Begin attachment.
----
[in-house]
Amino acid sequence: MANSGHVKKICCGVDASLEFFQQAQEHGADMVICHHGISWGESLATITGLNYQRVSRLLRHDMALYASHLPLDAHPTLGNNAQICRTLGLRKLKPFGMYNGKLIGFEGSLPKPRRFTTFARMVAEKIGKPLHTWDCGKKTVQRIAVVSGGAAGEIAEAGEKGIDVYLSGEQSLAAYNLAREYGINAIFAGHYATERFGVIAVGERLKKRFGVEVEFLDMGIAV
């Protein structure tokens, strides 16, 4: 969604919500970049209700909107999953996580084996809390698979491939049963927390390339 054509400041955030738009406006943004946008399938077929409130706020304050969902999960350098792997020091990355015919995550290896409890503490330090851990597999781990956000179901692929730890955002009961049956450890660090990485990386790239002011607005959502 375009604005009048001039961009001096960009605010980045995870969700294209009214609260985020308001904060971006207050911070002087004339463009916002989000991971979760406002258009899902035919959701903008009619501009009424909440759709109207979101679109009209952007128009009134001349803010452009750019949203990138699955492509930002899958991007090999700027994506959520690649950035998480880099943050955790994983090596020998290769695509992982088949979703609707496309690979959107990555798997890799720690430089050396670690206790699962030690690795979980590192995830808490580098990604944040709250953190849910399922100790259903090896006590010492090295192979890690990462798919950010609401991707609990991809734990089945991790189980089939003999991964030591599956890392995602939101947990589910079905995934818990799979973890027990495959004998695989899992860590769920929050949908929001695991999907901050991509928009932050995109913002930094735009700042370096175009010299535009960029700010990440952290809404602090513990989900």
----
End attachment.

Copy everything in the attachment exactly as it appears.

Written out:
[in-house]
Amino acid sequence: MANSGHVKKICCGVDASLEFFQQAQEHGADMVICHHGISWGESLATITGLNYQRVSRLLRHDMALYASHLPLDAHPTLGNNAQICRTLGLRKLKPFGMYNGKLIGFEGSLPKPRRFTTFARMVAEKIGKPLHTWDCGKKTVQRIAVVSGGAAGEIAEAGEKGIDVYLSGEQSLAAYNLAREYGINAIFAGHYATERFGVIAVGERLKKRFGVEVEFLDMGIAV
């Protein structure tokens, strides 16, 4: 969604919500970049209700909107999953996580084996809390698979491939049963927390390339 054509400041955030738009406006943004946008399938077929409130706020304050969902999960350098792997020091990355015919995550290896409890503490330090851990597999781990956000179901692929730890955002009961049956450890660090990485990386790239002011607005959502 375009604005009048001039961009001096960009605010980045995870969700294209009214609260985020308001904060971006207050911070002087004339463009916002989000991971979760406002258009899902035919959701903008009619501009009424909440759709109207979101679109009209952007128009009134001349803010452009750019949203990138699955492509930002899958991007090999700027994506959520690649950035998480880099943050955790994983090596020998290769695509992982088949979703609707496309690979959107990555798997890799720690430089050396670690206790699962030690690795979980590192995830808490580098990604944040709250953190849910399922100790259903090896006590010492090295192979890690990462798919950010609401991707609990991809734990089945991790189980089939003999991964030591599956890392995602939101947990589910079905995934818990799979973890027990495959004998695989899992860590769920929050949908929001695991999907901050991509928009932050995109913002930094735009700042370096175009010299535009960029700010990440952290809404602090513990989900």